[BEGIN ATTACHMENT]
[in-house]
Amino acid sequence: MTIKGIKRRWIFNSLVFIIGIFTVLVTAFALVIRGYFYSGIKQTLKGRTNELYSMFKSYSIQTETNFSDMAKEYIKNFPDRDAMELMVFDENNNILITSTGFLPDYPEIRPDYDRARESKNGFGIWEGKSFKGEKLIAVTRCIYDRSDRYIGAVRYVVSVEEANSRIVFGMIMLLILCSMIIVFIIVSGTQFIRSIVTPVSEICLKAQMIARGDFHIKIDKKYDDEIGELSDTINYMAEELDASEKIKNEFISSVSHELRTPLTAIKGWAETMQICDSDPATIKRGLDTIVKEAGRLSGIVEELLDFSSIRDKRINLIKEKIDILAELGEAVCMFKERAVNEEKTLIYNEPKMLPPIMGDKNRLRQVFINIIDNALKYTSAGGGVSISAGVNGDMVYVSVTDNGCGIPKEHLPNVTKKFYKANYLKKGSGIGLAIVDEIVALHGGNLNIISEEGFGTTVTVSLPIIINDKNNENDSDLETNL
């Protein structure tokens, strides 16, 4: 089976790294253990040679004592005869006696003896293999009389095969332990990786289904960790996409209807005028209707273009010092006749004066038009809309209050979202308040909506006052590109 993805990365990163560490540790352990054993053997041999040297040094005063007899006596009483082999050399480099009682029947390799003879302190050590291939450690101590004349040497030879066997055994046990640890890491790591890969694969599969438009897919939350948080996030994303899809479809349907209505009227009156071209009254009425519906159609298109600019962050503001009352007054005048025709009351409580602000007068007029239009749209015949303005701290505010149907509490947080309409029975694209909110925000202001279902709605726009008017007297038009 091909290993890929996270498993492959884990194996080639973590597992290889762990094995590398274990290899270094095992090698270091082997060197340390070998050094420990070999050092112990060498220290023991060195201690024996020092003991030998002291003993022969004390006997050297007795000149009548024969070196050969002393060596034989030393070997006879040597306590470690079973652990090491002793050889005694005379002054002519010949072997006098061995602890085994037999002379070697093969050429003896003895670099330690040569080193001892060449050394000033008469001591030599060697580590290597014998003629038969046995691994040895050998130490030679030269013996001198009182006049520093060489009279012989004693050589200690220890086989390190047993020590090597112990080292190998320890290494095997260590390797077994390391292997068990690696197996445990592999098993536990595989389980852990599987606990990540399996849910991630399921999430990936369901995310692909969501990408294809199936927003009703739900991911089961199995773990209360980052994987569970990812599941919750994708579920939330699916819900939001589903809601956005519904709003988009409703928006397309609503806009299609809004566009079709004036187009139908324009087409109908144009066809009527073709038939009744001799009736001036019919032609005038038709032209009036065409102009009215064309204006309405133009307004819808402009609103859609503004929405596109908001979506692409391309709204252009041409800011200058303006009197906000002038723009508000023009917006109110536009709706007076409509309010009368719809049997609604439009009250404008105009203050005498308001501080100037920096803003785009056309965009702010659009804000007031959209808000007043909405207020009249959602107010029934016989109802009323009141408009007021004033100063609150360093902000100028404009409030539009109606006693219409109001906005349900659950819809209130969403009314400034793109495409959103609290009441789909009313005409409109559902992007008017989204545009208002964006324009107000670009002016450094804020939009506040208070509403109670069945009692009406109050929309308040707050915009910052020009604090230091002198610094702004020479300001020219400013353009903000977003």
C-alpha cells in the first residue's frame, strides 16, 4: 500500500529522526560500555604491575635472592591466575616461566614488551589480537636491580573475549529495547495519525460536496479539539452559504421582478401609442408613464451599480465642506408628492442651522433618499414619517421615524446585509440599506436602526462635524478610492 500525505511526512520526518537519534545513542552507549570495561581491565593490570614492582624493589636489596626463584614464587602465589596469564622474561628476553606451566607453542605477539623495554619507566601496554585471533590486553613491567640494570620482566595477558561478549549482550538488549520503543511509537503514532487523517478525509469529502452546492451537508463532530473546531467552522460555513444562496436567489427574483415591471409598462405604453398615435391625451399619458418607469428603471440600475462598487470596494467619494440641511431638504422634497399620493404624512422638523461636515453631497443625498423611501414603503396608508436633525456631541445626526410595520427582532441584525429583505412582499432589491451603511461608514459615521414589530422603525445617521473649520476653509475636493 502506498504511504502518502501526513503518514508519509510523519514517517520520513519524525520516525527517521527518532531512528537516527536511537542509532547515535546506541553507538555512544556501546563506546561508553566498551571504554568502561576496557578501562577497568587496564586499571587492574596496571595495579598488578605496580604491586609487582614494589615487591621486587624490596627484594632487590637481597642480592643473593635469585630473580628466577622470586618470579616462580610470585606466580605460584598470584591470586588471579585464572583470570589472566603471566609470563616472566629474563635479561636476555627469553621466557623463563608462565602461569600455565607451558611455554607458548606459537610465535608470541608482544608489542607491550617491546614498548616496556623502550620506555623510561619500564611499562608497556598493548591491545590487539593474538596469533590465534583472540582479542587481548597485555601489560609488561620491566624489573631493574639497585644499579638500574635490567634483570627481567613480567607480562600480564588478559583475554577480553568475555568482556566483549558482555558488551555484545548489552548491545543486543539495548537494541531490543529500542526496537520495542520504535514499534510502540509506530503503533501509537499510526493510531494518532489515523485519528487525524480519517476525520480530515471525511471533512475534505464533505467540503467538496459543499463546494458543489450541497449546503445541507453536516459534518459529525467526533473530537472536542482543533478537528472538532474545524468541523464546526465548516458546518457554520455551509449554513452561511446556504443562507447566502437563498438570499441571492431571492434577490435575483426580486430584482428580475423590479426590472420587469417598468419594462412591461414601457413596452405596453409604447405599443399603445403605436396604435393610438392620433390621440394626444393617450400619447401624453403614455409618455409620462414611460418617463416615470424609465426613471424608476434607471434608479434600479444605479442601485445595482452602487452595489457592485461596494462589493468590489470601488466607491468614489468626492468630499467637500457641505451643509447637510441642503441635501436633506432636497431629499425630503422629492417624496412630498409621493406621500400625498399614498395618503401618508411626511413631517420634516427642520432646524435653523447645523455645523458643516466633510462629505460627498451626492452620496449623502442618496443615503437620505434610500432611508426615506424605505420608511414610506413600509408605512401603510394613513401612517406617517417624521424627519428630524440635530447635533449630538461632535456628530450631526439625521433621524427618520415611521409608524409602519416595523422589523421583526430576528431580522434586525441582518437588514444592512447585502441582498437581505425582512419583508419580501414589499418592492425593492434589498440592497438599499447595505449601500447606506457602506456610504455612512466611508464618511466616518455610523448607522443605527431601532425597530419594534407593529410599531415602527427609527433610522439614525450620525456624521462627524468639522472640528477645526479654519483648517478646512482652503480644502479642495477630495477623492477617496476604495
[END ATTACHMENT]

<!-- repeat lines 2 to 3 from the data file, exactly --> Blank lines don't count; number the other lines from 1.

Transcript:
Amino acid sequence: MTIKGIKRRWIFNSLVFIIGIFTVLVTAFALVIRGYFYSGIKQTLKGRTNELYSMFKSYSIQTETNFSDMAKEYIKNFPDRDAMELMVFDENNNILITSTGFLPDYPEIRPDYDRARESKNGFGIWEGKSFKGEKLIAVTRCIYDRSDRYIGAVRYVVSVEEANSRIVFGMIMLLILCSMIIVFIIVSGTQFIRSIVTPVSEICLKAQMIARGDFHIKIDKKYDDEIGELSDTINYMAEELDASEKIKNEFISSVSHELRTPLTAIKGWAETMQICDSDPATIKRGLDTIVKEAGRLSGIVEELLDFSSIRDKRINLIKEKIDILAELGEAVCMFKERAVNEEKTLIYNEPKMLPPIMGDKNRLRQVFINIIDNALKYTSAGGGVSISAGVNGDMVYVSVTDNGCGIPKEHLPNVTKKFYKANYLKKGSGIGLAIVDEIVALHGGNLNIISEEGFGTTVTVSLPIIINDKNNENDSDLETNL
């Protein structure tokens, strides 16, 4: 089976790294253990040679004592005869006696003896293999009389095969332990990786289904960790996409209807005028209707273009010092006749004066038009809309209050979202308040909506006052590109 993805990365990163560490540790352990054993053997041999040297040094005063007899006596009483082999050399480099009682029947390799003879302190050590291939450690101590004349040497030879066997055994046990640890890491790591890969694969599969438009897919939350948080996030994303899809479809349907209505009227009156071209009254009425519906159609298109600019962050503001009352007054005048025709009351409580602000007068007029239009749209015949303005701290505010149907509490947080309409029975694209909110925000202001279902709605726009008017007297038009 091909290993890929996270498993492959884990194996080639973590597992290889762990094995590398274990290899270094095992090698270091082997060197340390070998050094420990070999050092112990060498220290023991060195201690024996020092003991030998002291003993022969004390006997050297007795000149009548024969070196050969002393060596034989030393070997006879040597306590470690079973652990090491002793050889005694005379002054002519010949072997006098061995602890085994037999002379070697093969050429003896003895670099330690040569080193001892060449050394000033008469001591030599060697580590290597014998003629038969046995691994040895050998130490030679030269013996001198009182006049520093060489009279012989004693050589200690220890086989390190047993020590090597112990080292190998320890290494095997260590390797077994390391292997068990690696197996445990592999098993536990595989389980852990599987606990990540399996849910991630399921999430990936369901995310692909969501990408294809199936927003009703739900991911089961199995773990209360980052994987569970990812599941919750994708579920939330699916819900939001589903809601956005519904709003988009409703928006397309609503806009299609809004566009079709004036187009139908324009087409109908144009066809009527073709038939009744001799009736001036019919032609005038038709032209009036065409102009009215064309204006309405133009307004819808402009609103859609503004929405596109908001979506692409391309709204252009041409800011200058303006009197906000002038723009508000023009917006109110536009709706007076409509309010009368719809049997609604439009009250404008105009203050005498308001501080100037920096803003785009056309965009702010659009804000007031959209808000007043909405207020009249959602107010029934016989109802009323009141408009007021004033100063609150360093902000100028404009409030539009109606006693219409109001906005349900659950819809209130969403009314400034793109495409959103609290009441789909009313005409409109559902992007008017989204545009208002964006324009107000670009002016450094804020939009506040208070509403109670069945009692009406109050929309308040707050915009910052020009604090230091002198610094702004020479300001020219400013353009903000977003």